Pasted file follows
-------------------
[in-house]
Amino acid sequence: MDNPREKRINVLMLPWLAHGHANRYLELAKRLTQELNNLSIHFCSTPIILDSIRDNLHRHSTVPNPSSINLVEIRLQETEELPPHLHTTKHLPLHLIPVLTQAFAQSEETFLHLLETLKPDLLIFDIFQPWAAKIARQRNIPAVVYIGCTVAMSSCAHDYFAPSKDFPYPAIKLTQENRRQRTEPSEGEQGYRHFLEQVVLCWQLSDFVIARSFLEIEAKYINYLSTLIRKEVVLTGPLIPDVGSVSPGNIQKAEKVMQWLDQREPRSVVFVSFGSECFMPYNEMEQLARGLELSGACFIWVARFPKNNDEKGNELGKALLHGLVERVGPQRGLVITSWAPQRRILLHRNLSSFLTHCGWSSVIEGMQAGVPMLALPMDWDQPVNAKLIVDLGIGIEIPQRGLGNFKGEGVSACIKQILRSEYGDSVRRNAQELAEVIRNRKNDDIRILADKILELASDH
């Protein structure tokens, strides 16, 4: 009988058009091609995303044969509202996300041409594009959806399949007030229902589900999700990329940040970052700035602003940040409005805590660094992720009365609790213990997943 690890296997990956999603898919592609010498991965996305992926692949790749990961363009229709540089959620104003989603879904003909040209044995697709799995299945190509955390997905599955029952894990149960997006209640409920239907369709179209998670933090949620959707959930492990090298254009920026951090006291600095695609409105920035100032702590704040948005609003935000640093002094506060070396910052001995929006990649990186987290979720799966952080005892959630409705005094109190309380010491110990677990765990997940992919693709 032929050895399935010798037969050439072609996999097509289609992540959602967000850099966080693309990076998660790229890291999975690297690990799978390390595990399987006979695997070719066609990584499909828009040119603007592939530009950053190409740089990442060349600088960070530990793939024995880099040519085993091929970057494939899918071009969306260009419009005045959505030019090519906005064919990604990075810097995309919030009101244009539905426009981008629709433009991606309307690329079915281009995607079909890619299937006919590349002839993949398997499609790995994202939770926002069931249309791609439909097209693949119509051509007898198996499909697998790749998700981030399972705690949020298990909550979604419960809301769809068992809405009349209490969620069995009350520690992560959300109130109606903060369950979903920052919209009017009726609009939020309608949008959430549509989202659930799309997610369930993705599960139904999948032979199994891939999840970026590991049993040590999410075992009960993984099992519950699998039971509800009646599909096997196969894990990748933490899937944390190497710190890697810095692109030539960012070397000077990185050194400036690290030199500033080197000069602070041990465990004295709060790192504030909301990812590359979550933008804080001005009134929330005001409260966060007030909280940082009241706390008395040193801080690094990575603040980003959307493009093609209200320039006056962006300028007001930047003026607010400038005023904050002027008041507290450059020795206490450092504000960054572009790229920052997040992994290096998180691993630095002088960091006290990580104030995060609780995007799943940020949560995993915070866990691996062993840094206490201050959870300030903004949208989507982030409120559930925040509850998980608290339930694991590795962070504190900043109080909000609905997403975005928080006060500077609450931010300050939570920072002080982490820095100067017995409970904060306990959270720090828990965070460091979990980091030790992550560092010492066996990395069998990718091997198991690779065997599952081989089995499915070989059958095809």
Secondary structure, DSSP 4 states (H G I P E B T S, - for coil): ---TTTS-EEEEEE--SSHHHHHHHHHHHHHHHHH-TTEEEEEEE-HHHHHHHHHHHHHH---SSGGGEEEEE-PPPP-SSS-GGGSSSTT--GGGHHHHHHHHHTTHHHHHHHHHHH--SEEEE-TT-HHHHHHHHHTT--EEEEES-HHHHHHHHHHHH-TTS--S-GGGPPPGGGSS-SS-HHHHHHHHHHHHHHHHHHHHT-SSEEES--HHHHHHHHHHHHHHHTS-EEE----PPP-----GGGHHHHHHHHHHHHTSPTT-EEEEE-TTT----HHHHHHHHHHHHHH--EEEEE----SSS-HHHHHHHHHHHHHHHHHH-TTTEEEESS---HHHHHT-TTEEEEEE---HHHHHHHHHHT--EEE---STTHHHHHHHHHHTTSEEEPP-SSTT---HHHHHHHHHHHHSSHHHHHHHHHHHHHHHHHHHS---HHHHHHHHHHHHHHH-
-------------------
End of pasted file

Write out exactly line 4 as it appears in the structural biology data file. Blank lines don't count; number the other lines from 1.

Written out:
Secondary structure, DSSP 4 states (H G I P E B T S, - for coil): ---TTTS-EEEEEE--SSHHHHHHHHHHHHHHHHH-TTEEEEEEE-HHHHHHHHHHHHHH---SSGGGEEEEE-PPPP-SSS-GGGSSSTT--GGGHHHHHHHHHTTHHHHHHHHHHH--SEEEE-TT-HHHHHHHHHTT--EEEEES-HHHHHHHHHHHH-TTS--S-GGGPPPGGGSS-SS-HHHHHHHHHHHHHHHHHHHHT-SSEEES--HHHHHHHHHHHHHHHTS-EEE----PPP-----GGGHHHHHHHHHHHHTSPTT-EEEEE-TTT----HHHHHHHHHHHHHH--EEEEE----SSS-HHHHHHHHHHHHHHHHHH-TTTEEEESS---HHHHHT-TTEEEEEE---HHHHHHHHHHT--EEE---STTHHHHHHHHHHTTSEEEPP-SSTT---HHHHHHHHHHHHSSHHHHHHHHHHHHHHHHHHHS---HHHHHHHHHHHHHHH-